I first fell under the spell of this glorious mosaic of a country on its Caribbean coastline, where blinding palm-lined shores are lapped by a jewel-box turquoise sea overseen by crumbling ancient pyramids.

Steps away, a snarl of jungle conceals labyrinthine pools of unfathomable wonder; while further inland, colonial towns retain their whitewashed serenity, donkey hooves clip-clopping along cobblestoned laneways.

Mexico’s Caribbean coastline, where blinding palm-lined shores are lapped by a jewel-box turquoise seas. ISTOCK

In fact, so evocative are Mexico’s hilltop villages that many have been officially designated “Pueblos Magico” – magical towns.

One of these mystical beauties, Valle de Bravo – a lakeside vision 150 kilometres south-west of Mexico City founded by Franciscan monks in the 16th century - lures me back time and time again, to join horseback vaqueros riding along pine-scented trails, through cactus-strewn farmland and into secret groves where endangered Monarch butterflies whisper.

Here, I’ll join the communal table of dear friends, salted margarita glass in hand, to feast on the lime and chilli-infused bounty of paddock and sea, generosity of servings matched by effusive hospitality and boundless laughter.

Ironically, in this verdant, bougainvillaea-choked garden, I have faced my mortality more than once – during a terrifying earthquake, and by the excruciating sting of el alacran, the scorpion.

Somehow, these near brushes with death only served to tighten my bond to this complex country, its dangers as essential a part of Mexico’s allure as its breathtaking landscapes.



By Michael Gebicki

Grand Canal in Venice. ISTOCK

I’m sitting in the sunshine at Caffe Florian in Venice’s St Mark’s Square, pretending to be here for the gorgeous little almond tart and thimble of rocket-fuel ristretto in front of me, suave and worldly, but in fact I’m gobsmacked.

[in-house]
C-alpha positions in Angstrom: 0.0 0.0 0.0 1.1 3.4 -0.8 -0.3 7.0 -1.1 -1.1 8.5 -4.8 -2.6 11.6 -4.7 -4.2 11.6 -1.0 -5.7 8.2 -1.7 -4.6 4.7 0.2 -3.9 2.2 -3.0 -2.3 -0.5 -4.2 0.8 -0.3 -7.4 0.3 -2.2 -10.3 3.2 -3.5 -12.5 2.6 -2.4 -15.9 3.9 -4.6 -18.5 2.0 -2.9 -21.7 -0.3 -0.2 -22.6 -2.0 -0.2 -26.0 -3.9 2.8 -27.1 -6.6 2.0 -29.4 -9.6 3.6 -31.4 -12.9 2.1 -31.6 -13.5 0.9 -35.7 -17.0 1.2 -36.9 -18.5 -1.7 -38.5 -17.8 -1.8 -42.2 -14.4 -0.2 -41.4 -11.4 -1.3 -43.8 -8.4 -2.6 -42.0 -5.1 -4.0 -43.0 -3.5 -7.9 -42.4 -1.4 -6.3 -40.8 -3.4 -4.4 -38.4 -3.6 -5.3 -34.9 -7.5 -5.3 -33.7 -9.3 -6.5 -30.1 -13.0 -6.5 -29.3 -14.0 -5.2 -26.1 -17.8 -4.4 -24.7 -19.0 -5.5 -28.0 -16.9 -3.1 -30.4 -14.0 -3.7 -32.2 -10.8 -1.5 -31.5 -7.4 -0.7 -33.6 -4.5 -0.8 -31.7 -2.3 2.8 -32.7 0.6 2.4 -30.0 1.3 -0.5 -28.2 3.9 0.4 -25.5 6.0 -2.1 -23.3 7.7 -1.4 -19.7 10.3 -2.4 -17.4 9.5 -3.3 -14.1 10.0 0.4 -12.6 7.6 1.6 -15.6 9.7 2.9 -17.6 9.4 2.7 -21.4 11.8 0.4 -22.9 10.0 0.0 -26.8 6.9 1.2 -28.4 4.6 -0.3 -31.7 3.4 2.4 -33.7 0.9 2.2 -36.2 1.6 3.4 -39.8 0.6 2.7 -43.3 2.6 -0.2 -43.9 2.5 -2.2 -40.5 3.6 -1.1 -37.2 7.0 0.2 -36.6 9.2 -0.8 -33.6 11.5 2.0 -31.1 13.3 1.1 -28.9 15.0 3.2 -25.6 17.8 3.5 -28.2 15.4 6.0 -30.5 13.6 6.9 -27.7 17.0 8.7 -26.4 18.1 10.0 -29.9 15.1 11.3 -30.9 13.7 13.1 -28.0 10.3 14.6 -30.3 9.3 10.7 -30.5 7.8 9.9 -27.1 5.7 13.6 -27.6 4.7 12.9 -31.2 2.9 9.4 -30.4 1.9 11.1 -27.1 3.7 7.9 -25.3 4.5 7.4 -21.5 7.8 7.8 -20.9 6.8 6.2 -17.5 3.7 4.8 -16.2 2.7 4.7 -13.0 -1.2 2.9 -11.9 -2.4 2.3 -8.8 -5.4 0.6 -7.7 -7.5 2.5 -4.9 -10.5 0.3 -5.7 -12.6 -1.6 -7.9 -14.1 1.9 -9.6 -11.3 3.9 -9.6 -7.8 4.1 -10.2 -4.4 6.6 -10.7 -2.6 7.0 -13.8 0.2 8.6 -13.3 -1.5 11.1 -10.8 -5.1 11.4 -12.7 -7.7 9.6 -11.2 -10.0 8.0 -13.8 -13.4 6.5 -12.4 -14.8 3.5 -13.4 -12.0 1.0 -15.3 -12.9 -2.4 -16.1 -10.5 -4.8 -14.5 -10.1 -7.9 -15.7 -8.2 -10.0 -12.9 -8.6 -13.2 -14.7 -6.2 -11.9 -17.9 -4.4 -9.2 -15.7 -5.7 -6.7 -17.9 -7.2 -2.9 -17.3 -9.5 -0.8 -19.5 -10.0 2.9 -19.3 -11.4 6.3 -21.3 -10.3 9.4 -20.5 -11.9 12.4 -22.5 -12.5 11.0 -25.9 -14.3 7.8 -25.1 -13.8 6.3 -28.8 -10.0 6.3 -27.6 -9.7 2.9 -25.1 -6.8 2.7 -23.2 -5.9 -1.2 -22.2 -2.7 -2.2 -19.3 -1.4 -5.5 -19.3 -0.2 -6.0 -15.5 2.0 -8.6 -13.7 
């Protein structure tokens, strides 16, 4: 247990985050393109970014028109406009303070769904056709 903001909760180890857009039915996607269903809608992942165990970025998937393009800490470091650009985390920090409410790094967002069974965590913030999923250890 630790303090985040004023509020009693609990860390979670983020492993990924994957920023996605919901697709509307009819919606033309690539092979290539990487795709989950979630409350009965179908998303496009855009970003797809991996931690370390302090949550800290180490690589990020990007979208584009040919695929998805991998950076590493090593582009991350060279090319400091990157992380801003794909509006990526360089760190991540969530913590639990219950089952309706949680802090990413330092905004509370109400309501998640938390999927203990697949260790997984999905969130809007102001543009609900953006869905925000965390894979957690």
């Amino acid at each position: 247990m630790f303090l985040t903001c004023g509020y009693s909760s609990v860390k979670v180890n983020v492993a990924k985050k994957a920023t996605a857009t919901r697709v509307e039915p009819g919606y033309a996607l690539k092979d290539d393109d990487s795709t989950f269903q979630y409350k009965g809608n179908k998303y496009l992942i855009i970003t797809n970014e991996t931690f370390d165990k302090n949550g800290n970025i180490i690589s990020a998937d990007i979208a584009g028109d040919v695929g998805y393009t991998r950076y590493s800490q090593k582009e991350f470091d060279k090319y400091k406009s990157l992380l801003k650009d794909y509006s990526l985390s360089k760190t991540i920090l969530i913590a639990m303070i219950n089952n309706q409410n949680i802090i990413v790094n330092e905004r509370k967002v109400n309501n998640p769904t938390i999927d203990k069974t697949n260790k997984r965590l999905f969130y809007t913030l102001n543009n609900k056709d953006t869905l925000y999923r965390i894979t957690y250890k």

Around me is the world’s most dazzling square, the yardstick of urban pulchritude, bordered by long colonnades of arches in pale Istrian limestone, an elaborate opera set for the thousands who pour in.

At the far end the facade of St Mark’s Basilica is a giddy, ornamented fusion of Byzantine and Western art, bearing witness to the Venetian taste for splendour, power, war and loot. The square has barely changed since Canaletto painted it – again and again - almost 400 years ago and unchanged because you can’t improve on such perfection.

Italy excels in such moments, and as well as the sublime cities, the medieval Umbrian hill towns ringed by olive groves, the gelato-coloured mound of Positano rising from the sea, the ice-sculpted alpine valleys and cloud-piercing peaks of the Dolomites, there is an Italian ingredient that transforms its scenic wonders into experiences.

Colourful Positano rises from the sea. ISTOCK

Portofino is arguably the most gorgeous fishing village on the planet, a tiny harbour that curves around like a tortellini with a cobblestoned piazza ringed by houses painted in amber, yellow, cream and terracotta.

Yet despite the yachts in the harbour and the floating Armani pop-up, what you might remember is your late afternoon espresso in the piazza, interrupted by a woman leaning from the windows above, taking in her washing and loudly telling Fabio to quit playing football and come home for dinner.

Italy also has its warts. It can be gritty, grotty, abrasive and abusive. Whole-of-country elegance is a big ask.

Naples is a city falling apart. Exhausted, unkempt, stained with grime and graffiti, mad, bad and dangerous by repute, Naples sits a long way down on the travel hot lists.

Yet overlook the squalor and decay, sail in with open mind and Naples is one of the most passionate, authentic and likeable of all Italian cities. Venice and grand cafes included.


By Ute Junker

Ipanema Beach, Brazil. ISTOCK

If it is good looks you are after, head straight to Ipanema Beach. Stand on that wide stretch of white sand looking at the sun shimmering on the sea while strains of samba drift past and Brazilians of all ages throw themselves into the beach lifestyle as only Brazilians can, and the overall effect is dazzling.